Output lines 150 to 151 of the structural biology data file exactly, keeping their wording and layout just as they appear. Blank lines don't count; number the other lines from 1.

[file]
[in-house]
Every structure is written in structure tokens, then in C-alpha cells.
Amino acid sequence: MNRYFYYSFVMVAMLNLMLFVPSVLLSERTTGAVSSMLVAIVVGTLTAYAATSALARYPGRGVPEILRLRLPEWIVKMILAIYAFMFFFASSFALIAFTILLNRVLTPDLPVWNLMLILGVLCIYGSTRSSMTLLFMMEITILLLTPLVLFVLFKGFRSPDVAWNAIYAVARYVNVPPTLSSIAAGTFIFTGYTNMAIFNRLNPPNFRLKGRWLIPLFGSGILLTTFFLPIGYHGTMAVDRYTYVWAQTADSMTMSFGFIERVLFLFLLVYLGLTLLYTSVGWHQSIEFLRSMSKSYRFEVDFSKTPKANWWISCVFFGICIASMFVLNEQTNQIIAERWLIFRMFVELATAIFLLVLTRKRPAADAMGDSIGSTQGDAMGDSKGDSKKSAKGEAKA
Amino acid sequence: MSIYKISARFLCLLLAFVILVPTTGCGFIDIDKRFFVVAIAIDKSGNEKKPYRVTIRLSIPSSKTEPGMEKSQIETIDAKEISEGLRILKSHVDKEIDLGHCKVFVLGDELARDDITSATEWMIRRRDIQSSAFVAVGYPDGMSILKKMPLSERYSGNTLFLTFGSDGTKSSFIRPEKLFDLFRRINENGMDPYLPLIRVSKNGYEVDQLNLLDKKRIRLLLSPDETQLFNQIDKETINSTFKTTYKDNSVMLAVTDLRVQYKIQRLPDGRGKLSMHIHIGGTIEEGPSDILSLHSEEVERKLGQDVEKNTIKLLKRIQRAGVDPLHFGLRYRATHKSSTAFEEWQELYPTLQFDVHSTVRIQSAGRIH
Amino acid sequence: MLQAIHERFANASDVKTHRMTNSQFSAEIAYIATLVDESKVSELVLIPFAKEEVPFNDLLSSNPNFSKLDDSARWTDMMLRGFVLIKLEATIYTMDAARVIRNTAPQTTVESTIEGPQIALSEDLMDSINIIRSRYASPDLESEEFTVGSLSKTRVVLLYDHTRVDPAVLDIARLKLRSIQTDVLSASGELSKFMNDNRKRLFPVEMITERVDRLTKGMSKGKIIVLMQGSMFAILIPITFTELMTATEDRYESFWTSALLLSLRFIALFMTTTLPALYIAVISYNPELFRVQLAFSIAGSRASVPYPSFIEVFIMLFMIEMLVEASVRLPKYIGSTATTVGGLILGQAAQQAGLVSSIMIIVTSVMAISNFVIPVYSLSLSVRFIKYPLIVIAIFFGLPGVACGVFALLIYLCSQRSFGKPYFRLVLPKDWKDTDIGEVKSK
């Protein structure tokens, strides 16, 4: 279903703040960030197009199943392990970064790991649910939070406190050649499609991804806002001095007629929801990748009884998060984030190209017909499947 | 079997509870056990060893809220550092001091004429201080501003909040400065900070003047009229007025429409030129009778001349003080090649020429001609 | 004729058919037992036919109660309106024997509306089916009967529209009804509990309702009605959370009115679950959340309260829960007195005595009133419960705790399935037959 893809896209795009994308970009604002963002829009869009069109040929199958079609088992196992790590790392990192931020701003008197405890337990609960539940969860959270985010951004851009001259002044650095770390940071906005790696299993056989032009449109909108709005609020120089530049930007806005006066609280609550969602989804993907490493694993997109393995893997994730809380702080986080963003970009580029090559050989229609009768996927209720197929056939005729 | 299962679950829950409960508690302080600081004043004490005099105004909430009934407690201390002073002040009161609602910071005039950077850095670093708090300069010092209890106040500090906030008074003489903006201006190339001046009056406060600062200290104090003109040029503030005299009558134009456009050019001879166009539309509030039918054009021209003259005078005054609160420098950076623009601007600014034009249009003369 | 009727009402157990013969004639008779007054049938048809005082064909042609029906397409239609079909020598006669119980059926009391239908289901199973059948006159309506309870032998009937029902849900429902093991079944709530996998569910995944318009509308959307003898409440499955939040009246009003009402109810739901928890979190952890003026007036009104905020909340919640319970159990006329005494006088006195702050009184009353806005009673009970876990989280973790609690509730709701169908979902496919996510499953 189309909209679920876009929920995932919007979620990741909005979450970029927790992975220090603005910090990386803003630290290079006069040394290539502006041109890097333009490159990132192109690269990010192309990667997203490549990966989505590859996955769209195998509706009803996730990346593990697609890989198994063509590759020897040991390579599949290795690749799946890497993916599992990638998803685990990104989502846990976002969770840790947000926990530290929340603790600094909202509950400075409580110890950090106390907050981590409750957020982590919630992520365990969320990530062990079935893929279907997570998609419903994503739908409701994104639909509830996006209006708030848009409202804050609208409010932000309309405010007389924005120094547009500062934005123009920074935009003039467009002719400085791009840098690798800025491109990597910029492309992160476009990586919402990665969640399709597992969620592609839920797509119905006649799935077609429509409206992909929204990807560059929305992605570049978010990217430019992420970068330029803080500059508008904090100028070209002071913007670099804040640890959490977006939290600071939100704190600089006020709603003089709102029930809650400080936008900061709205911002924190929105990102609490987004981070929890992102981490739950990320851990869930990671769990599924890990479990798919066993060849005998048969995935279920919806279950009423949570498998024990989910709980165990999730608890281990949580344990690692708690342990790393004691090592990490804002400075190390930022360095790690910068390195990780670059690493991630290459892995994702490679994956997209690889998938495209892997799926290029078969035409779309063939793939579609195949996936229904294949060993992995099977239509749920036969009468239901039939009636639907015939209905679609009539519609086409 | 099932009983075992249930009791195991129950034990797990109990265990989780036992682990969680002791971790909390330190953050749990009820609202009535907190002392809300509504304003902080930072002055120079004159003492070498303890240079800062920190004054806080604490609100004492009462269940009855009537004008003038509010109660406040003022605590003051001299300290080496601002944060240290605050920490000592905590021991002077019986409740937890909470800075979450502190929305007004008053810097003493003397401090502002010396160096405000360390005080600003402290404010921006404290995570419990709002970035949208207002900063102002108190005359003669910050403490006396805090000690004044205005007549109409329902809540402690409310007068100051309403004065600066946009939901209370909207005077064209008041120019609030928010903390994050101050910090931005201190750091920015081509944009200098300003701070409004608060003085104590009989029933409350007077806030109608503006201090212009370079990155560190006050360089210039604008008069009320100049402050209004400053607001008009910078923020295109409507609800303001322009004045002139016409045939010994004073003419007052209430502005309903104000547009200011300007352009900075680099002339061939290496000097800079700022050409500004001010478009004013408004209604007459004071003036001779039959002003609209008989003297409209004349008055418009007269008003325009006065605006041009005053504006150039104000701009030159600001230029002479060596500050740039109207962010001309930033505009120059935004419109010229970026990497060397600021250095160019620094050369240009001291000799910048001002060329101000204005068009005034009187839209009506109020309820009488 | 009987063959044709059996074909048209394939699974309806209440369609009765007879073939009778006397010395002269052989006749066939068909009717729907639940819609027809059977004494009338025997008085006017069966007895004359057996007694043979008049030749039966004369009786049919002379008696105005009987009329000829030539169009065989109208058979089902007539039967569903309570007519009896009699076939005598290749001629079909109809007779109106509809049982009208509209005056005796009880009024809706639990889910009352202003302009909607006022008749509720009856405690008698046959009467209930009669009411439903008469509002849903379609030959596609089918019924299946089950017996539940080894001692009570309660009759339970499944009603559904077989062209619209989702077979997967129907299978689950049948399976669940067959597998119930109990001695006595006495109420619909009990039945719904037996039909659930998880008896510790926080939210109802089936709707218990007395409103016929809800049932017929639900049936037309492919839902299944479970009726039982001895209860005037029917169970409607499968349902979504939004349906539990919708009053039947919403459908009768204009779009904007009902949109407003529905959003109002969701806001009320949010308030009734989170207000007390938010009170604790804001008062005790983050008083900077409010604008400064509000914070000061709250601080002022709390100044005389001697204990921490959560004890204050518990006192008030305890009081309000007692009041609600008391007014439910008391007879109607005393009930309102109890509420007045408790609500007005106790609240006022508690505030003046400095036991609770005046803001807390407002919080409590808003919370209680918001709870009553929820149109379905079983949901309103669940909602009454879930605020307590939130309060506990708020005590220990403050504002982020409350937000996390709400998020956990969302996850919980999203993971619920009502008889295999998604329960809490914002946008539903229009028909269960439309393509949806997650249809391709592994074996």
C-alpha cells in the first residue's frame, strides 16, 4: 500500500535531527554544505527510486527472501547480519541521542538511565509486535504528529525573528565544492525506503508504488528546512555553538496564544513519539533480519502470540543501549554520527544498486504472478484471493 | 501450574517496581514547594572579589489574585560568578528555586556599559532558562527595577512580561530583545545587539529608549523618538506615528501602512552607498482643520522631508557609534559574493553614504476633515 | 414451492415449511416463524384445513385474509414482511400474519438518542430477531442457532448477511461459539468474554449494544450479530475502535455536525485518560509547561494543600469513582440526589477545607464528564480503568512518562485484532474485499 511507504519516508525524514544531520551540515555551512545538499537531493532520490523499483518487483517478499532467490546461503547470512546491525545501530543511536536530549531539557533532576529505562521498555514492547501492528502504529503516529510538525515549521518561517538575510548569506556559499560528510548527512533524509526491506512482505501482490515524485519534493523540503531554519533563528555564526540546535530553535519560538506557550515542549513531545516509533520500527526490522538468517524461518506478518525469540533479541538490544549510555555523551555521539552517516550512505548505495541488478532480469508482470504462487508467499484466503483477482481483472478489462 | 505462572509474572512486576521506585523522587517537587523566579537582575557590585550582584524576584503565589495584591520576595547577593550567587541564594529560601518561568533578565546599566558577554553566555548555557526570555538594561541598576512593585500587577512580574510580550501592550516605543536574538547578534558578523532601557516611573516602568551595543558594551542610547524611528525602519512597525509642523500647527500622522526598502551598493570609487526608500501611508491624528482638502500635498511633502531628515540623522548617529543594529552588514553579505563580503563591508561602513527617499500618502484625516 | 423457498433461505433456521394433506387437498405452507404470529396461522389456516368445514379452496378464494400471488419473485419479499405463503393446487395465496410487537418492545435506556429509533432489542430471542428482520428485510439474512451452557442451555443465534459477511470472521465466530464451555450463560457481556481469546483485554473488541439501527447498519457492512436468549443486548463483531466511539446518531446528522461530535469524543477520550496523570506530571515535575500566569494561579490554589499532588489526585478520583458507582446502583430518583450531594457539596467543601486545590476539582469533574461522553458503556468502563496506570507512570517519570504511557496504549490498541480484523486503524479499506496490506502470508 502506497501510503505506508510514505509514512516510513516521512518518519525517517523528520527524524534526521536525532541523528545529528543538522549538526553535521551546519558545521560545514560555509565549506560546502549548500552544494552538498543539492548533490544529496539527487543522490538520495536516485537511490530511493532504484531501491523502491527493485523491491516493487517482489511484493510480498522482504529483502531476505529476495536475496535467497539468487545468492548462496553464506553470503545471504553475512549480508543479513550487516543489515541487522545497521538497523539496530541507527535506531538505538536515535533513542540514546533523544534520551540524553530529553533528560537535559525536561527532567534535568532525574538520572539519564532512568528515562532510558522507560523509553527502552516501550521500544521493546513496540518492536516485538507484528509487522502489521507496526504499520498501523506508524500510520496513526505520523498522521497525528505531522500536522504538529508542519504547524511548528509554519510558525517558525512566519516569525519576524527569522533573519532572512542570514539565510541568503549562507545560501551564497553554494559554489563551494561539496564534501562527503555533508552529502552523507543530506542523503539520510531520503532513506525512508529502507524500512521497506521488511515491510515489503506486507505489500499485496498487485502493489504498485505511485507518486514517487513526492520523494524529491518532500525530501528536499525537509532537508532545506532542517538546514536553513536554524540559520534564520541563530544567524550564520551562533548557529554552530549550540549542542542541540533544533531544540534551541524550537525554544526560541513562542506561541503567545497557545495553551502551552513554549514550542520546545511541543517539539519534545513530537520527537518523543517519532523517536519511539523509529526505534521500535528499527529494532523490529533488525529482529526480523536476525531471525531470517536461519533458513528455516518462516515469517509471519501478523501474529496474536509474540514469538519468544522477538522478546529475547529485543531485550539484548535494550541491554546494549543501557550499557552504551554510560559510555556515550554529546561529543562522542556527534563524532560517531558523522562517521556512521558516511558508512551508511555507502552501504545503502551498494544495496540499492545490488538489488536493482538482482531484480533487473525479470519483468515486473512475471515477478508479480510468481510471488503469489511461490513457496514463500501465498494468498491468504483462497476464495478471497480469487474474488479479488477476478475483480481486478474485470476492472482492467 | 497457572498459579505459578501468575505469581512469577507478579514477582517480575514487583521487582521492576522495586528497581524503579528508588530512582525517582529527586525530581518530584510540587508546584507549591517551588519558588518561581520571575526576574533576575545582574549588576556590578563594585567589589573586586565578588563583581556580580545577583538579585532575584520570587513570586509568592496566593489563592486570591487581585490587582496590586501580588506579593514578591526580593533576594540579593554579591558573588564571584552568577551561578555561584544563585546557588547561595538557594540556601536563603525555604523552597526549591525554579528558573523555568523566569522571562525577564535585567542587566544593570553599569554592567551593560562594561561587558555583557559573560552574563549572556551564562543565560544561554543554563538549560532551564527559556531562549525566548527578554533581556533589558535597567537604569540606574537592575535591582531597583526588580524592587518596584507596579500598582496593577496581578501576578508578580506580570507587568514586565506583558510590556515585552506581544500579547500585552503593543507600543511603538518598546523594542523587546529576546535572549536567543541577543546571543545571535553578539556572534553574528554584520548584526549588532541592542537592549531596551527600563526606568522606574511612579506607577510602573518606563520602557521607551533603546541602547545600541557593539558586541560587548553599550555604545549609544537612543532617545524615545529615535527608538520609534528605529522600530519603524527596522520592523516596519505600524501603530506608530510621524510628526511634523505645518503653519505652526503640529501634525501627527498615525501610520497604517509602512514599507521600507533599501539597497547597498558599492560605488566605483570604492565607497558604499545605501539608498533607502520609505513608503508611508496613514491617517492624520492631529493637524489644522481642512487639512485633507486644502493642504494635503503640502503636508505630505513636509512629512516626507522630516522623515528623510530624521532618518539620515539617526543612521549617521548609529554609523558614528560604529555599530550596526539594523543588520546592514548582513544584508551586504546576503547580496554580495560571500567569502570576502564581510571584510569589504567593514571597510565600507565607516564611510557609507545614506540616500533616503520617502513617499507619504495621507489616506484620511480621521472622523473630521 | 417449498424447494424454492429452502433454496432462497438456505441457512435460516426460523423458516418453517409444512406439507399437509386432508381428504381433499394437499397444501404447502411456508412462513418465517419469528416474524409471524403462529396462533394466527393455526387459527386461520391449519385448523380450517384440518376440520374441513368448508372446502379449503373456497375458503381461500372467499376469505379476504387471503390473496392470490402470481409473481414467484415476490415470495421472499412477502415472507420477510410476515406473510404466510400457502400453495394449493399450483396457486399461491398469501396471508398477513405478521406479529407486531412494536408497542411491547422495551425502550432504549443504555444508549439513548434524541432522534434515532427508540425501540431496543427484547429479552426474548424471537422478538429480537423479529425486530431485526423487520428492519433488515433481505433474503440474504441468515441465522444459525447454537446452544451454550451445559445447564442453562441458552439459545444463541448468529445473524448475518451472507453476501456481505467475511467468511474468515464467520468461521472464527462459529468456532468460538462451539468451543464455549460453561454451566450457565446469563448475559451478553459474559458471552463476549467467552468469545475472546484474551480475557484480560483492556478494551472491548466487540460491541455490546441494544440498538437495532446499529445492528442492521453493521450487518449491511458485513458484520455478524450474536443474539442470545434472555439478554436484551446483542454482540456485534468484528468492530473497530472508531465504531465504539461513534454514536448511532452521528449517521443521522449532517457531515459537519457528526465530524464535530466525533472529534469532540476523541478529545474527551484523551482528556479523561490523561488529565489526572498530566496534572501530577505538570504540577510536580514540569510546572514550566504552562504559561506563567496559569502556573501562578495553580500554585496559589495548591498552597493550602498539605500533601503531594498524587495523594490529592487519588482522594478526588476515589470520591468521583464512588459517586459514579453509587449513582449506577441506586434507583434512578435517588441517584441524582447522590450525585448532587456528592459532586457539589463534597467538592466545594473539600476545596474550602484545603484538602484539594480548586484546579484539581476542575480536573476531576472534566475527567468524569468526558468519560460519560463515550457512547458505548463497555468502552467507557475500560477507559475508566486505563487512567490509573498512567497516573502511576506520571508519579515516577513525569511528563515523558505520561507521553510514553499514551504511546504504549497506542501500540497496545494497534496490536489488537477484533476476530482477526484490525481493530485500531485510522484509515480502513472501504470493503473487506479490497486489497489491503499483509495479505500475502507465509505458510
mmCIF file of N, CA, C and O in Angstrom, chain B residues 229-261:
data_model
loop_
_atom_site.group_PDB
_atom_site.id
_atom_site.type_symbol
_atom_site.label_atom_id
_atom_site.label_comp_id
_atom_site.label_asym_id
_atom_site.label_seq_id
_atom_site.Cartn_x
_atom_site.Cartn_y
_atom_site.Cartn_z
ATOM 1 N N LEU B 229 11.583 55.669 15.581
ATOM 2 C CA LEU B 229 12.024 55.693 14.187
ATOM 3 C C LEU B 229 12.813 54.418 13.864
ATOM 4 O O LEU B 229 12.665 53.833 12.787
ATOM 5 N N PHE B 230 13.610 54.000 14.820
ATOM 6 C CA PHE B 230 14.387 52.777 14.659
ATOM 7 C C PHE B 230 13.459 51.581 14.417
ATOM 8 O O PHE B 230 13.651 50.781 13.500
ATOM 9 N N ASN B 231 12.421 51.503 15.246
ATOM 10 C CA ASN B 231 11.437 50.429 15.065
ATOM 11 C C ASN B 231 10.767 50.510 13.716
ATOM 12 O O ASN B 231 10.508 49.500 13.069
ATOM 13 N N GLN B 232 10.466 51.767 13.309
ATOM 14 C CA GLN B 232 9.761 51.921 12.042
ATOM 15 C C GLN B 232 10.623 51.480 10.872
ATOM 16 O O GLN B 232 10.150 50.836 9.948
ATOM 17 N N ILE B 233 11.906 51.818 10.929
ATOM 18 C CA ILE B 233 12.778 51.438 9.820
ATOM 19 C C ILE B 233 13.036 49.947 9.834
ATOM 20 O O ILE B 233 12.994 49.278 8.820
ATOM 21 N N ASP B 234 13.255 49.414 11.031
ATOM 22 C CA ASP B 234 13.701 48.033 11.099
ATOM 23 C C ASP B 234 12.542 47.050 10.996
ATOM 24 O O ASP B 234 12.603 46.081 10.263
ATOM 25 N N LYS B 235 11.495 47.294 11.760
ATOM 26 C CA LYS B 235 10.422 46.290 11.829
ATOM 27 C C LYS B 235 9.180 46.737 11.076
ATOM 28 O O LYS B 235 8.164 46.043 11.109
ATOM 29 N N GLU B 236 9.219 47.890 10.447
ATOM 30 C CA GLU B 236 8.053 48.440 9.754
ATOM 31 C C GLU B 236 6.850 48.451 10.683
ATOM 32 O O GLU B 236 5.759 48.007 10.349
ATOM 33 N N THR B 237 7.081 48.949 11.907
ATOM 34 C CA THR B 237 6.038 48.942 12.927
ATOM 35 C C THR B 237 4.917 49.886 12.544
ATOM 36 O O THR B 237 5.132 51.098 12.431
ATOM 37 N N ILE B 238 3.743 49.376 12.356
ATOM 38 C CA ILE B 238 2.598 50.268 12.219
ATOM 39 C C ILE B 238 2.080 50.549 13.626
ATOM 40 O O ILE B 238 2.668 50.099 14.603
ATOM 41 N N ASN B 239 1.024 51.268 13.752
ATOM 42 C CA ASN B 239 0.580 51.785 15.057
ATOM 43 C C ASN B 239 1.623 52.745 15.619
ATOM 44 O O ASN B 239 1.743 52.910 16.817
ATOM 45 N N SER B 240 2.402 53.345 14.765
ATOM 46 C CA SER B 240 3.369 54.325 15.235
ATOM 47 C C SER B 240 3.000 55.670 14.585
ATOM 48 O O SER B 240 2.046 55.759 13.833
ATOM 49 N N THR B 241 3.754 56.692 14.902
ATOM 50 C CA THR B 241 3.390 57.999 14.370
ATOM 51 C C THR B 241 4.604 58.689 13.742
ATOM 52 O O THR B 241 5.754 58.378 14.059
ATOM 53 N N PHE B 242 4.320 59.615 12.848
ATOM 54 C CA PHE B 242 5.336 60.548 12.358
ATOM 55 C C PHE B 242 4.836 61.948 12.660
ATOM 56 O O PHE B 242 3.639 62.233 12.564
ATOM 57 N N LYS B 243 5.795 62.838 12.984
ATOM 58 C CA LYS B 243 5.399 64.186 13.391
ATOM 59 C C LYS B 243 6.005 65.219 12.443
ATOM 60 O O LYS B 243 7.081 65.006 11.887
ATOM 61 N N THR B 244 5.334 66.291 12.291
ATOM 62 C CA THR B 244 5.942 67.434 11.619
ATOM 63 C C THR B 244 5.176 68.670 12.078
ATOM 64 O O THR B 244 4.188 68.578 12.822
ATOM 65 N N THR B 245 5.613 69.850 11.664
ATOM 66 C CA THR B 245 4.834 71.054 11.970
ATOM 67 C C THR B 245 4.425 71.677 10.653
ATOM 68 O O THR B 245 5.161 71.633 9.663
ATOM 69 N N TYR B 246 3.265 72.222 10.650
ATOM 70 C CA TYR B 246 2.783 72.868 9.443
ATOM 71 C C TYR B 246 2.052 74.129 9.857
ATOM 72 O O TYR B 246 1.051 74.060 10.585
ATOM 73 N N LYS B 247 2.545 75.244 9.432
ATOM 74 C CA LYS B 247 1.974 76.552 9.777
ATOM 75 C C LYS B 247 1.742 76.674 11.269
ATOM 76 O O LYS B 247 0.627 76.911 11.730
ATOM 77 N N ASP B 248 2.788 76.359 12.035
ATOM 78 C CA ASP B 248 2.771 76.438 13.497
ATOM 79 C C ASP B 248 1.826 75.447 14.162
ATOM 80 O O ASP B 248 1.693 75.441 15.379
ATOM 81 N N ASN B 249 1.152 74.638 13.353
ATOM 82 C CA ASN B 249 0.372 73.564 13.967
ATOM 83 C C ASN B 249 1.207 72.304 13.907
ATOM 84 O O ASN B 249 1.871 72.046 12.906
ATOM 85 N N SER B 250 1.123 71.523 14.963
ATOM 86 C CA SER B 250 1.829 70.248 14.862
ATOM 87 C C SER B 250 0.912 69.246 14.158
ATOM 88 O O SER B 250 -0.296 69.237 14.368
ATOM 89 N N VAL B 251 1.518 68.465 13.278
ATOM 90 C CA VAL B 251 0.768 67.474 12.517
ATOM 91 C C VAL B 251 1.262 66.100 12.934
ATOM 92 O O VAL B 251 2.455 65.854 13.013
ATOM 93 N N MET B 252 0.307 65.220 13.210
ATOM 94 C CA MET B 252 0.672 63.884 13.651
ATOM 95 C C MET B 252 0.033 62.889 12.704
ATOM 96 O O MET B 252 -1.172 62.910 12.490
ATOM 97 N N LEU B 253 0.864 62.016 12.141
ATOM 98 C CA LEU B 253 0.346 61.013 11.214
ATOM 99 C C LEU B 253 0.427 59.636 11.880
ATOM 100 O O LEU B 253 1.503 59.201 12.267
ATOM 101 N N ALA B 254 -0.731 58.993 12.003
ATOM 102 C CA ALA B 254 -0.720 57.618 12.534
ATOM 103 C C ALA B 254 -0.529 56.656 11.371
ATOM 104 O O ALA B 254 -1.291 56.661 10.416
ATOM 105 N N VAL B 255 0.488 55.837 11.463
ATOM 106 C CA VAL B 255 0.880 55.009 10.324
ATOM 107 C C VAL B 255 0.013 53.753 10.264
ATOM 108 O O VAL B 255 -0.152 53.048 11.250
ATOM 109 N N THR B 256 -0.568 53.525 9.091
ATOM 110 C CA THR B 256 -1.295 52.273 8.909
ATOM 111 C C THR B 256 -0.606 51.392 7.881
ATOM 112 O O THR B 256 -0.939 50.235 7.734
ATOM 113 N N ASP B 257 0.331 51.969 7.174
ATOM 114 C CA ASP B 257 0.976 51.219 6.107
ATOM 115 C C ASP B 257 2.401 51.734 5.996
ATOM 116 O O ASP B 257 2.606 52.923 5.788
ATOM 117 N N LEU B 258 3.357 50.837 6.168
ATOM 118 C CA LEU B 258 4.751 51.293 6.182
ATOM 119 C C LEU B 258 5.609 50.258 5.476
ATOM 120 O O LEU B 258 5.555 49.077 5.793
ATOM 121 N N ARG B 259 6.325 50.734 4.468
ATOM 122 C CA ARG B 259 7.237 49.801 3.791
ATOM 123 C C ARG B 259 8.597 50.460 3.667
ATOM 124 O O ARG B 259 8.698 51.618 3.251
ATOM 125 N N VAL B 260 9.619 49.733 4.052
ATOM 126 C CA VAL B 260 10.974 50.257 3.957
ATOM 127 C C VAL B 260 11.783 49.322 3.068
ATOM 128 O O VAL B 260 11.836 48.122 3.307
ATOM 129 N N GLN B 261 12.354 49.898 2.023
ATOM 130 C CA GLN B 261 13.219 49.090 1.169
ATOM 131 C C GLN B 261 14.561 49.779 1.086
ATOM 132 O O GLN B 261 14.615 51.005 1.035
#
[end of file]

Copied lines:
ATOM 130 C CA GLN B 261 13.219 49.090 1.169
ATOM 131 C C GLN B 261 14.561 49.779 1.086